The Charlatans Us And Us Only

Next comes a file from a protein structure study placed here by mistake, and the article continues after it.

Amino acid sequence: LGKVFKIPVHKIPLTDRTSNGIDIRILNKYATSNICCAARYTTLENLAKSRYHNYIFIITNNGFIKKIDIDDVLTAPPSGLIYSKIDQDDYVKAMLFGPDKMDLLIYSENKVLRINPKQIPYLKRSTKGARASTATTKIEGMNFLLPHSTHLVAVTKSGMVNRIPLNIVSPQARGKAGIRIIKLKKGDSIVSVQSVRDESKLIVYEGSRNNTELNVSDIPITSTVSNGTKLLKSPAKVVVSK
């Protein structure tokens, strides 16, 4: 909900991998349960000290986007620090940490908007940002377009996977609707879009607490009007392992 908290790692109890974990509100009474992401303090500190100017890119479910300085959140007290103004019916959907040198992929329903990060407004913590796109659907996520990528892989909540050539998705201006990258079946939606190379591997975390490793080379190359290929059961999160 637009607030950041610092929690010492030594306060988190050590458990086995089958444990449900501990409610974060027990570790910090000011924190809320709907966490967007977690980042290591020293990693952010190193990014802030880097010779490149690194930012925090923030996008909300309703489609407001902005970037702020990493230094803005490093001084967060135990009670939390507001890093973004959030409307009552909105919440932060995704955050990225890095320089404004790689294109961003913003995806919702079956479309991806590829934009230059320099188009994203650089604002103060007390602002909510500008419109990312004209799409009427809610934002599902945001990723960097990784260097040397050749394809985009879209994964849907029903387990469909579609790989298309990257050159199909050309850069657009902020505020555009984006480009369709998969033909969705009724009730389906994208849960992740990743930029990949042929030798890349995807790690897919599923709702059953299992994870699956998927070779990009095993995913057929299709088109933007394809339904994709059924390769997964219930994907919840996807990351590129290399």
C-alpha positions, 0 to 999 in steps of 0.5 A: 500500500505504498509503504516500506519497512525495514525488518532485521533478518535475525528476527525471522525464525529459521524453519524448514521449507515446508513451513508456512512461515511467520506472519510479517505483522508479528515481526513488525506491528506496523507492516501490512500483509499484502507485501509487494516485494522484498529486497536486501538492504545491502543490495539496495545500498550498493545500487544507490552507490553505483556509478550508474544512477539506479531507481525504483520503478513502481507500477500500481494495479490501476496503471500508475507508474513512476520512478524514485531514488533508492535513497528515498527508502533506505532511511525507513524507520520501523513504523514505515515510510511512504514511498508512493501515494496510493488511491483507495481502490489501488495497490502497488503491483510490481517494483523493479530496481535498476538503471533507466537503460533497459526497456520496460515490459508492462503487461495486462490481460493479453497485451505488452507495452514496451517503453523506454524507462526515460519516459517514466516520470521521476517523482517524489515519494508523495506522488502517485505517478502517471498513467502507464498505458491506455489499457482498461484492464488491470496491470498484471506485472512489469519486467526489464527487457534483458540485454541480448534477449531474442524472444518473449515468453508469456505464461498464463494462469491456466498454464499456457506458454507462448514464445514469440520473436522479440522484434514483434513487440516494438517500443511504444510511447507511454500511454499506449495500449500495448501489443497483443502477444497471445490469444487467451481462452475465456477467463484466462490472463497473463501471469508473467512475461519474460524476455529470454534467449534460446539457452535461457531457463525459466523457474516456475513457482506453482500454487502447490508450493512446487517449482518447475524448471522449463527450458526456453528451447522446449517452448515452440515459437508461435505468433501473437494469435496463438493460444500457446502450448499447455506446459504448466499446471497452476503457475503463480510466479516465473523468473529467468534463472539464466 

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The average American's concept of Britpop is a vision filled with images of Radiohead, Oasis, and Blur. With the release of Us and Us Only, The Charlatans UK (Charlatans everywhere else except the US) have shown that they too are a contender in this musical battle for recognition. And while Tim Burgess's lyrics may never reach the artistic incomprehensibility of Thom Yorke's, and nor will the band members become as recognizable as the often-despisable Gallagher brothers, The Charlatans continue to climb up the Britpop ladder. Us and Us Only is the fifth album from The Charlatans.It is also their first album on MCA, after breaking from indie label Beggar's Banquet. The album continue the natural progression of the band while at the same time dealing with the death of their keyboardist, who was replaced by pianist Tony Rogers. Building melodies around keyboards has always been a standard tactic with The Charlatans,and this album is no different. However, this time around other influences become apparent as well. Such is the case with the album's opener "Forever." Influences of the UK's big beat scene are unmistakably present. Sampled strings, a driving bassline, and a steady drum beat slowly build until Burgess's vocals enter and the song takes full form. Sound layers build, combine, and recede creating the sonic force necessary to introduce this album. Music varies in style throughout the album, running the gamut of haunting mental discharges to earnest acoustic ballads. "Good Witch / Bad Witch 3" is a Stone-Roses-esque blend of Air-meets-Death in Vegas lamentation which leaves the listener at a state of meditative mental stasis, only to be thrown from this stasis by the opening acoustic chords of "Impossible." Throughout the album the band continues to shine. Bob Dylan influences are obvious in some of the acoustic songs, especially "A House is Not a Home" to the point where it would not be surprising if the man himself stepped in for a verse or two. Yet other songs place layers upon layers, incorporating harmonicas, synths, organs, and pianos taking pop-rock music and transcending its boundaries. The Charlatans started out with their own vein of rock, and have continued to stay within that vein. They tread their own ground progressing at their own rate, oftentimes leaving the rest jof the pack behind. While Oasis has continued to remake the same album time and time again and Radiohead progresses so much as to change style on every album, The Charlatans bring back their previous styles and build upon them. Fans of earlier works will be pleased by this album, and for those who are looking for Britpop that is staying up with the times, Us and Us Only is the answer. They have at times been called too hip for alt.rock fans as well as not progressive enough for fans of Britpop innovation, but nevertheless this album is an excellent work - one of their best. It will also be the album to introduce them to an audience larger than their fellow countrymen and those Britpop junkies who have already realized the band's talent.